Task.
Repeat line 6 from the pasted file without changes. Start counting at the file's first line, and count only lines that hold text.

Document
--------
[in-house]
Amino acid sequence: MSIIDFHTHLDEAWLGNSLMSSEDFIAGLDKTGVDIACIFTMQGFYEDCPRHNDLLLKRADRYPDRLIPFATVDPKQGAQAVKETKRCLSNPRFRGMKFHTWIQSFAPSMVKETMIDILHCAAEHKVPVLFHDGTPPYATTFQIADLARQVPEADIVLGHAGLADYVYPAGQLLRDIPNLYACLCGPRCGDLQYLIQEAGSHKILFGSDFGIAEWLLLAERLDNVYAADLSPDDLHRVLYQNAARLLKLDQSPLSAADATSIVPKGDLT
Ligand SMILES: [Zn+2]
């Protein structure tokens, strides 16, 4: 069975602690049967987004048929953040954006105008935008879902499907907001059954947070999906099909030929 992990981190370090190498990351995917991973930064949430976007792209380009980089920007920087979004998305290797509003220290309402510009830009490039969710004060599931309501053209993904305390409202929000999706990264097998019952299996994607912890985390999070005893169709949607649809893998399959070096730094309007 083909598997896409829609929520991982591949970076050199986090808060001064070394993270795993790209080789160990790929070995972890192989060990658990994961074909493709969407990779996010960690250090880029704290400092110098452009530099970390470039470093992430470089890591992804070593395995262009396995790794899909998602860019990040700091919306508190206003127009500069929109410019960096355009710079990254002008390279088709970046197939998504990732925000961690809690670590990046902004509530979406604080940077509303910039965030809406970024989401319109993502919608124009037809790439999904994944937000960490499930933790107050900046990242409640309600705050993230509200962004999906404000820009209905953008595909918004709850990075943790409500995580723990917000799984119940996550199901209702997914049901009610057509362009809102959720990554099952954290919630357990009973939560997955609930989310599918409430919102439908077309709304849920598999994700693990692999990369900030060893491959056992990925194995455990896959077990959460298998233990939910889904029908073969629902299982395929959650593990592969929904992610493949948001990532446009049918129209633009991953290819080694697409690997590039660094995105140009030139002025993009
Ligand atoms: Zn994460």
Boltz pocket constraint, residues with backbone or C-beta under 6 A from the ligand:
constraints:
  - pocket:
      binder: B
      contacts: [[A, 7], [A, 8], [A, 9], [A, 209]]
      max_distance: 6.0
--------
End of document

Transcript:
Boltz pocket constraint, residues with backbone or C-beta under 6 A from the ligand: